Consumers’ demand for environmental responsibility among corporations pushed the industry to explore more technologies that can produce eco-friendly products and packaging materials. The packaging industry is redefining the materials it uses, how these materials are harvested, how recyclable are they, and how much energy the production process saves.
Corporations are displaying eco-friendly labels and designs on packages, ranging from recyclability claims to all-natural ones. And these efforts are paying off. A recent global study by Nielsen conducted among 30,000 consumers across 60 countries revealed that 55 percent of the respondents are willing to pay more for products and services of companies committed to positive social responsibility. To add on top of that, The Future of Sustainable Packaging to 2018, a study conducted by Smithers Pira, predict that the sustainable packaging market will reach $244 billion by 2018.
Millennials Lead the “Sustainability Mainstream”
Fifty-two percent of the respondents in Nielsen’s survey say their decision to buy a product partly depends on the product’s packaging – they prefer those with claims of positive environmental impact. Those who are most affected by this factor are in Asia-Pacific (63%), Latin America (62%) and Middle East/Africa (62%).
Among the age groups in the study, the Millennials, or those aged from 21 to 34, are the ones who are most responsive to sustainable efforts. They comprise 51 percent of those who are willing to pay more for sustainable products and also 51 percent of those who check the labels first for eco-friendliness claims.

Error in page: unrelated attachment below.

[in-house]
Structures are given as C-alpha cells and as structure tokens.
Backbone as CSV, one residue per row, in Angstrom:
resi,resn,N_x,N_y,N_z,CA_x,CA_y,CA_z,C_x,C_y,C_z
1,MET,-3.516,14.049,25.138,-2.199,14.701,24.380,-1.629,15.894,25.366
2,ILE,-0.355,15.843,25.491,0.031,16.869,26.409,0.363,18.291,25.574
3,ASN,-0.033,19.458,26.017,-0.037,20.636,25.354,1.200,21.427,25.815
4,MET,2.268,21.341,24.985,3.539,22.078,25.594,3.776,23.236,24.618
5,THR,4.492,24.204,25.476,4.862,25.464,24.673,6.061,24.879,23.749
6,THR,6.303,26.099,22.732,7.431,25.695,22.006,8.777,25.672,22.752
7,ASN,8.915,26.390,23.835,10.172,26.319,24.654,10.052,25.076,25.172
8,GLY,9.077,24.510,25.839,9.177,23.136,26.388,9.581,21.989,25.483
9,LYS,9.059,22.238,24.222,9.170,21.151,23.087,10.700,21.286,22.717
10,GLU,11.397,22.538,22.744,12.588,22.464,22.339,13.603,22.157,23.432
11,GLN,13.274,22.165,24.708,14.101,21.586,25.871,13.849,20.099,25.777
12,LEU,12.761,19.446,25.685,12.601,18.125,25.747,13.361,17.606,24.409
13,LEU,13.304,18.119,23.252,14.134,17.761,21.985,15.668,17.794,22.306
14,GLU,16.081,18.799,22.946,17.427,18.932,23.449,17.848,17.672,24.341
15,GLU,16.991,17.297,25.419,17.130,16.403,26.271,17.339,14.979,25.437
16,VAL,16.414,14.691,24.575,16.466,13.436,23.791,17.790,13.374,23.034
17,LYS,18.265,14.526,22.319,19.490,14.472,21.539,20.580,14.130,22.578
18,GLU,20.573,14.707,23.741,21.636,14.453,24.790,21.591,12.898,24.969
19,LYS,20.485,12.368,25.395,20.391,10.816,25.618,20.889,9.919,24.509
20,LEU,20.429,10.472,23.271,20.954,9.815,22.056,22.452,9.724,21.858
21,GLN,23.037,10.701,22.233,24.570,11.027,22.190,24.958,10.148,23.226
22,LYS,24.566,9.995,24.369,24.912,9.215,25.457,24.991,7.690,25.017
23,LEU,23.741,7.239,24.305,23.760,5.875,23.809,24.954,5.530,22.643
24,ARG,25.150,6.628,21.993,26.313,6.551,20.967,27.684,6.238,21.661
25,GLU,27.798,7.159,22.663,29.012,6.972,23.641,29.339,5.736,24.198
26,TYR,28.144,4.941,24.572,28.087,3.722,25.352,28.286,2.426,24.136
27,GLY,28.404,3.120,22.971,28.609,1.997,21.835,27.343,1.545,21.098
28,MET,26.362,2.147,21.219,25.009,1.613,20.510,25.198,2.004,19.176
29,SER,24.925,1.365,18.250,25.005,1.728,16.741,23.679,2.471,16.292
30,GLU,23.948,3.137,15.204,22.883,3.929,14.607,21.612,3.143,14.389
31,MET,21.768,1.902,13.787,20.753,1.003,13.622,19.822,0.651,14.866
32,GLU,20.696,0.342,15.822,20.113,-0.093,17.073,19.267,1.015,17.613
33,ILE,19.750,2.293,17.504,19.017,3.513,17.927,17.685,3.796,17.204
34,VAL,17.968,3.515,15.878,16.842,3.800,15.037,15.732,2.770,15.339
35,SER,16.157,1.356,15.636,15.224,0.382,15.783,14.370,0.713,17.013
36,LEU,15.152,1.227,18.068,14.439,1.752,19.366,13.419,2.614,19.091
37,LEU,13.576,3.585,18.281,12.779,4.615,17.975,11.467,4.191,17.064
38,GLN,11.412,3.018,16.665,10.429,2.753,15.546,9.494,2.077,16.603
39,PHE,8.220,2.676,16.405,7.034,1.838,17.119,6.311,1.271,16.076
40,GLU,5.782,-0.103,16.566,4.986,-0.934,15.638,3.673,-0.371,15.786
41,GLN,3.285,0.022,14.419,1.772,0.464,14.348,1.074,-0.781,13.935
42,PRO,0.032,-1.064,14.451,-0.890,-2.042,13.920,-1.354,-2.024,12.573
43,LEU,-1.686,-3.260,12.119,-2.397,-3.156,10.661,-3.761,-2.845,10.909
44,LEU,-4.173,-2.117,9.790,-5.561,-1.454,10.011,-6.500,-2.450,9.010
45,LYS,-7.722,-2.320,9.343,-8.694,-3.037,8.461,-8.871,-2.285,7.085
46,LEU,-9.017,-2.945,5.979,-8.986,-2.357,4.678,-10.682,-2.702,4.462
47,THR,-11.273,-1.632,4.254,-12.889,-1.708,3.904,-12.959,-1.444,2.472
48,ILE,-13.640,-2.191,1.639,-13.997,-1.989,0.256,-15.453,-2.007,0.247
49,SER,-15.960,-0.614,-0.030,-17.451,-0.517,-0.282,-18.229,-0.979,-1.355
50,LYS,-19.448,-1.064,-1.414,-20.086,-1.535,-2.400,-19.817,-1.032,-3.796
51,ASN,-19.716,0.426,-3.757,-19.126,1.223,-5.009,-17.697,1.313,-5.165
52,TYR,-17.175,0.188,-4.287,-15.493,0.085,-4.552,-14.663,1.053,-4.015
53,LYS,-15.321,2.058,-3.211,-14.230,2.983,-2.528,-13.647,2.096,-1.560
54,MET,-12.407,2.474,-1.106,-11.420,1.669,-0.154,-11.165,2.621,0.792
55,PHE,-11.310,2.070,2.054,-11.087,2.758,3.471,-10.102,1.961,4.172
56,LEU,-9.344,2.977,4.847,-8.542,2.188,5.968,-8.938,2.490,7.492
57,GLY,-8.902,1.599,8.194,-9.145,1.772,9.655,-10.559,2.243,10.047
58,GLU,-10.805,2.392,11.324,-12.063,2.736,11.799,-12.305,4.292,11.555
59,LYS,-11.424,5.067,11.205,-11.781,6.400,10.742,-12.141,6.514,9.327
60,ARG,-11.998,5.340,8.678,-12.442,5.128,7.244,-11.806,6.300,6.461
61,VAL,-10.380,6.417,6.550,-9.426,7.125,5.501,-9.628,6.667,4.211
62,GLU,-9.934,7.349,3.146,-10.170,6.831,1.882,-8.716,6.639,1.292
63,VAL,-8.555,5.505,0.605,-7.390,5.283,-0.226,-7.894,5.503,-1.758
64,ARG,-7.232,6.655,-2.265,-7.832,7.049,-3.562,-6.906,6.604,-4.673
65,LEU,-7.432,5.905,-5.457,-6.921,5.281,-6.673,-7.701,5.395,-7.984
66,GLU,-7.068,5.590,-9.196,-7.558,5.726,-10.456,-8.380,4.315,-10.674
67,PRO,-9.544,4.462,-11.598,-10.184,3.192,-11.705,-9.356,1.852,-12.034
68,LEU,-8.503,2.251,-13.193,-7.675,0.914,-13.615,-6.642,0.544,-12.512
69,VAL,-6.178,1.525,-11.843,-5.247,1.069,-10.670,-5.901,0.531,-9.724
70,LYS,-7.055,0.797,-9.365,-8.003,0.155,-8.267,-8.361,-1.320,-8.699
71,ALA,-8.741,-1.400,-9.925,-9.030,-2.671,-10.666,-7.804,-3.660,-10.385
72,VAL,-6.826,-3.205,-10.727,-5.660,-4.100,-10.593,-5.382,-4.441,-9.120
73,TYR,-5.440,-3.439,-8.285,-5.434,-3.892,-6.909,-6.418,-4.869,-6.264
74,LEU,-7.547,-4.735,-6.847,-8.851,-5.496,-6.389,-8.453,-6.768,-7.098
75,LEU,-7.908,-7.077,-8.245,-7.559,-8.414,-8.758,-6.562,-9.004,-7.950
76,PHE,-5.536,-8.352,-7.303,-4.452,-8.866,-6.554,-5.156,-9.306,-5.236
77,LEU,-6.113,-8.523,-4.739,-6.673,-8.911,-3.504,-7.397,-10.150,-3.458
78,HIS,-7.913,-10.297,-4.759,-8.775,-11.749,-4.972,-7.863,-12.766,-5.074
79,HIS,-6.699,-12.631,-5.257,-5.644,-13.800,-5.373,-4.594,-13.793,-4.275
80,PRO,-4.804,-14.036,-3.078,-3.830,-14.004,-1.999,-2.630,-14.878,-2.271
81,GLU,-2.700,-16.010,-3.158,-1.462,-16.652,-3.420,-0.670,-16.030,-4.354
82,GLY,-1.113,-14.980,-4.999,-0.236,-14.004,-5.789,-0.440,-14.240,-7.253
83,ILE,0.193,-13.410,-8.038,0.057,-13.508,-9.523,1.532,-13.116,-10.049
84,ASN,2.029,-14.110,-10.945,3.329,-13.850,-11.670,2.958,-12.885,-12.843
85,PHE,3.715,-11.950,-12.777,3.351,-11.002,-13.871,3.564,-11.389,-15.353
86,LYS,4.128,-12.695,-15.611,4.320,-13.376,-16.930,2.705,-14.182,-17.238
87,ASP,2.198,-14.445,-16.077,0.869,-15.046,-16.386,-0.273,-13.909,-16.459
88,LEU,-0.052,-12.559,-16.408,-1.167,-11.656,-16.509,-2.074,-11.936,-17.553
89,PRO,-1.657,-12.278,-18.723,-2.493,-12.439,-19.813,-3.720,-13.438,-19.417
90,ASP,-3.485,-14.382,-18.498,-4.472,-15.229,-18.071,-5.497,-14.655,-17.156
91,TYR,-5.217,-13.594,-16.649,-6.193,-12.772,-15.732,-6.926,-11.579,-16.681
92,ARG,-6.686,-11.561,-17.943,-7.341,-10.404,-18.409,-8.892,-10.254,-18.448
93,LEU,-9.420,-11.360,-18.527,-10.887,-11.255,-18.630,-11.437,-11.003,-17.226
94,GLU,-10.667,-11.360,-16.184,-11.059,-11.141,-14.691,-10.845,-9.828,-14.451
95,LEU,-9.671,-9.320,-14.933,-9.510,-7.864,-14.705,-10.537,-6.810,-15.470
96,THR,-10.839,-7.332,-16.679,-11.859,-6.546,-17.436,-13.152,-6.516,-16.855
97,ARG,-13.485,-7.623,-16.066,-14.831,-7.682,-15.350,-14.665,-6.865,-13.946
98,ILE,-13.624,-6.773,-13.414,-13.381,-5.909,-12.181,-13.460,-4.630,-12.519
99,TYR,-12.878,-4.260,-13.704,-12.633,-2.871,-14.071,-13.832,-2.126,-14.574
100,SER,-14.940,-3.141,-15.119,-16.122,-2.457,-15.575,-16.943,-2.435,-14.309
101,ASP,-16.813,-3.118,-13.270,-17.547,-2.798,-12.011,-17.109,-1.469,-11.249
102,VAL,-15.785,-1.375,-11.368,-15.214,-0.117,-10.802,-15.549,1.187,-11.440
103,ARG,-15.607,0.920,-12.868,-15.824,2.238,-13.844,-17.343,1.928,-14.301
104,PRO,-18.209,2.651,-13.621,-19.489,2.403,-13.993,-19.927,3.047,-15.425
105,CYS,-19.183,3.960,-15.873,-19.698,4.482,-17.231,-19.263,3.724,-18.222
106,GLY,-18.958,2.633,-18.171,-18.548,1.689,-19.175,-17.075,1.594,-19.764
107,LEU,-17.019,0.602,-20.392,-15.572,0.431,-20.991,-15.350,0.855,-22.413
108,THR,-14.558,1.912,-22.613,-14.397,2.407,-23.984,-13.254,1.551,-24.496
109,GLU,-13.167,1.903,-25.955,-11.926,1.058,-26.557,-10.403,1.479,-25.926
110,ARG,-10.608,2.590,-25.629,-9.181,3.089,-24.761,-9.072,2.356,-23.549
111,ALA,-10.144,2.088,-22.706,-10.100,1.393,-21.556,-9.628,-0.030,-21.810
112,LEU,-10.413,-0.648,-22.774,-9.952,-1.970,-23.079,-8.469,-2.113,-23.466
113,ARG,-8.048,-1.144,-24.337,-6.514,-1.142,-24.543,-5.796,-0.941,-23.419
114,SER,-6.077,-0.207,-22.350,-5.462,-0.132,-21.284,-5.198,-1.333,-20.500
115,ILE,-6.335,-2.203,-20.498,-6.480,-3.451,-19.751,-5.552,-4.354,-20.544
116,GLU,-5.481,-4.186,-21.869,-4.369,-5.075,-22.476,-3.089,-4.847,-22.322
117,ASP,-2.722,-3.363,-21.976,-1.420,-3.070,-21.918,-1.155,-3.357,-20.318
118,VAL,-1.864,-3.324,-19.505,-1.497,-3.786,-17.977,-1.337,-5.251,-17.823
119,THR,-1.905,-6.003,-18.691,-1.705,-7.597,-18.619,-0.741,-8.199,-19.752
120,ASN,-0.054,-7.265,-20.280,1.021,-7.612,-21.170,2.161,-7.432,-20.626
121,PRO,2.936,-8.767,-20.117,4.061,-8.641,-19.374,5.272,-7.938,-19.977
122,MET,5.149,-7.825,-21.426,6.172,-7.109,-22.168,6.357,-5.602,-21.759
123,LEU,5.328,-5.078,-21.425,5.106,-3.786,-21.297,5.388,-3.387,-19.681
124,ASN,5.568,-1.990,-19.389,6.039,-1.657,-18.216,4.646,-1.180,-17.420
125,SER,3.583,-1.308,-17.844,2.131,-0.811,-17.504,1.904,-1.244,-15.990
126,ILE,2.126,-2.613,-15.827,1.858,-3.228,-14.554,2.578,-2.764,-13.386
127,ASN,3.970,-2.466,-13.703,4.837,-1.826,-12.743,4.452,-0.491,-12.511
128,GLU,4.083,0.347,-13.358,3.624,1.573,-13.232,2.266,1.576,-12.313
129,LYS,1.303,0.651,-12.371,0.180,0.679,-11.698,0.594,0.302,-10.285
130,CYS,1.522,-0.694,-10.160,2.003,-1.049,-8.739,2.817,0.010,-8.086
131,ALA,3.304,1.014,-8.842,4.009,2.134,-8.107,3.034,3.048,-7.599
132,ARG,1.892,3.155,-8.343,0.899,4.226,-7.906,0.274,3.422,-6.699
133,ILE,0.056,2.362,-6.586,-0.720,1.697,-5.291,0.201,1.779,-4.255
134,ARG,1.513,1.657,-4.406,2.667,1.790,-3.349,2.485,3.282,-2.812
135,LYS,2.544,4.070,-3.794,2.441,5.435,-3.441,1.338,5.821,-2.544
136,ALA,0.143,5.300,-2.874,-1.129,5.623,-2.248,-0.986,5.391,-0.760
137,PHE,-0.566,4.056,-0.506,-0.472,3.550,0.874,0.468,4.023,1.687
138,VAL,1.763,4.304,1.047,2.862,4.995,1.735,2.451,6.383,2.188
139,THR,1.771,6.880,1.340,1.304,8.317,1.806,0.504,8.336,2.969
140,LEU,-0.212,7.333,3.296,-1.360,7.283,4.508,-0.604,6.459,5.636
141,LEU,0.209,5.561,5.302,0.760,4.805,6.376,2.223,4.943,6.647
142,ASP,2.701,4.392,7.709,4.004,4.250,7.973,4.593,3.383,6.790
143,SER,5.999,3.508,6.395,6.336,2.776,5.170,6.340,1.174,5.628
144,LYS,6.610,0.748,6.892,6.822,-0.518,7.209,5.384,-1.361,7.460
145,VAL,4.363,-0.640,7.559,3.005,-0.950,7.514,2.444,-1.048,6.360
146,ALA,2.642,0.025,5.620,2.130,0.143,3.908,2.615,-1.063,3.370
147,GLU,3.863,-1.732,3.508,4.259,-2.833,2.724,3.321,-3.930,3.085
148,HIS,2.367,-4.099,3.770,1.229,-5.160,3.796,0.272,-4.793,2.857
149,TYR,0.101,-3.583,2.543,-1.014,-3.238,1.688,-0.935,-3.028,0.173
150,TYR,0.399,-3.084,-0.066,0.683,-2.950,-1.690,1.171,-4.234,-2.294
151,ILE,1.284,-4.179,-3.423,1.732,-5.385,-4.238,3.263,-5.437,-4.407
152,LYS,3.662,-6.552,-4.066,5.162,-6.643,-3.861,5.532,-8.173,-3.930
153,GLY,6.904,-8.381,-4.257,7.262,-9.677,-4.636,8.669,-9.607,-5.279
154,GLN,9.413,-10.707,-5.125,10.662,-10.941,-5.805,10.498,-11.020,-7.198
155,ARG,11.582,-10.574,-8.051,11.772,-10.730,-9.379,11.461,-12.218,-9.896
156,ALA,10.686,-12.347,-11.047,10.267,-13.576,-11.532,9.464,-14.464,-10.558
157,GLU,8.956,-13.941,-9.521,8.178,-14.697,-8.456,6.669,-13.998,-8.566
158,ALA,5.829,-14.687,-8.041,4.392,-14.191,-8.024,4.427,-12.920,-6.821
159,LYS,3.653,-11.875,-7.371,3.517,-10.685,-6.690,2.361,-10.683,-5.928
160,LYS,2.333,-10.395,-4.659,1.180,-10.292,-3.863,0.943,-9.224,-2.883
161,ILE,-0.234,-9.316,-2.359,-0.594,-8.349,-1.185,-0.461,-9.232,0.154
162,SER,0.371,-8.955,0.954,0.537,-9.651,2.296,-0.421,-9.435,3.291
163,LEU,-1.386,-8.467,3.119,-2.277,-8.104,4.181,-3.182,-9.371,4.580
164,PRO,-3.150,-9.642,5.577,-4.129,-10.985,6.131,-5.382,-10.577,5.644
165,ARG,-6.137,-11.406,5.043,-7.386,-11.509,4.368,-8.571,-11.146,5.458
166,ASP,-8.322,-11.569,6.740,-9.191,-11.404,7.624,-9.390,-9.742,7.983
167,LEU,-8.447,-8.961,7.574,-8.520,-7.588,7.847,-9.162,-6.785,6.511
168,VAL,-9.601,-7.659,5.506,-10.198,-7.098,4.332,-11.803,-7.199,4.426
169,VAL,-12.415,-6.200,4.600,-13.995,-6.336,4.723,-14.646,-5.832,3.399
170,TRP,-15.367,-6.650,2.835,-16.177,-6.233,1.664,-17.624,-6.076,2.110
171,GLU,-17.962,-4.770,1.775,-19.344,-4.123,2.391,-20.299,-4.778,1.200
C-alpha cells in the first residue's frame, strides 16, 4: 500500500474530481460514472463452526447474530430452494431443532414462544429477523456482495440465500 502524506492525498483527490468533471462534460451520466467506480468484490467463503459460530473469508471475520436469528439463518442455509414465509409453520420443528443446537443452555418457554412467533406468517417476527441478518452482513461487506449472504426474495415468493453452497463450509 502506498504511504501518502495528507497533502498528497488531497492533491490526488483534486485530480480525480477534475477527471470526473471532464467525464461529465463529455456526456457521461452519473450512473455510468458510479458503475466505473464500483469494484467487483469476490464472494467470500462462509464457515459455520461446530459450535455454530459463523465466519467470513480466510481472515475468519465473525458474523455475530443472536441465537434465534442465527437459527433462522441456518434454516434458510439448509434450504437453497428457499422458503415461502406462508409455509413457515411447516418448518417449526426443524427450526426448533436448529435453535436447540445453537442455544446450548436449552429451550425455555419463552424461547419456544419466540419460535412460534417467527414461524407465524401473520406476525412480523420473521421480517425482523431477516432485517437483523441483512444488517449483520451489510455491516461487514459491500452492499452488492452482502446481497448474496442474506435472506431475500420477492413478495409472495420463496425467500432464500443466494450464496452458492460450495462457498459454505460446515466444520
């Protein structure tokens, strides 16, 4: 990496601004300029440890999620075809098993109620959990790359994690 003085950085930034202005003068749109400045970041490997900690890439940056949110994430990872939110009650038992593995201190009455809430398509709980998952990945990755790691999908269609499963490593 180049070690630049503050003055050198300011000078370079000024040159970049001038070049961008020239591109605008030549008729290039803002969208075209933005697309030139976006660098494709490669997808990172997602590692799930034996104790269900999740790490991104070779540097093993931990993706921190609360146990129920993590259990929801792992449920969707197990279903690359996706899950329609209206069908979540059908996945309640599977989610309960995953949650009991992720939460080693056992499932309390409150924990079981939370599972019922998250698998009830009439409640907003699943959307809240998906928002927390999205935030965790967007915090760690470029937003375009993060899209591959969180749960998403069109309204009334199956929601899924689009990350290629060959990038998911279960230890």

Marketing efforts should therefore focus on the Millennials in the years to come. They make up about a third of the global population and spend about $600 billion annually. This is projected to skyrocket to $1.4 trillion in the coming 6 years.
Eco-friendly Claims Are Not Enough
In the recent years much confusion has arisen with regards to the eco-friendly claims attached on packaging materials. Consumers protest the indiscriminate use of “organic”, “natural”, “recyclable”, and other such labels. They claim that these products mislead the public into thinking that they are, for example, 100% organic, when this is not the case.
In a survey among 60,000 respondents in 10 countries conducted by Eurominotor for Tetra Pak, almost half of the participants say they prefer packaging that has third-party certifications of environmental friendliness. For example, FSC labeling is seen as a trustworthy authority in certifying materials that are harvested from responsibly grown forests and other sources. Getting certified by FSC and putting the certification logo increases the credibility of eco-friendliness claims of products.
Demand for Sustainability is Not Going Anywhere
It’s been years after the controversy of climate change has exploded and we are yet to see a decline in public interest. In fact, with more of the consequences of climate change manifesting in recent times, the public is becoming more and more inclined to buy products that pose the least environmental damages. Millennials are not letting up in their demand for social responsibility, in fact this is projected to intensify; therefore corporations should gear their packaging production and marketing efforts towards this direction.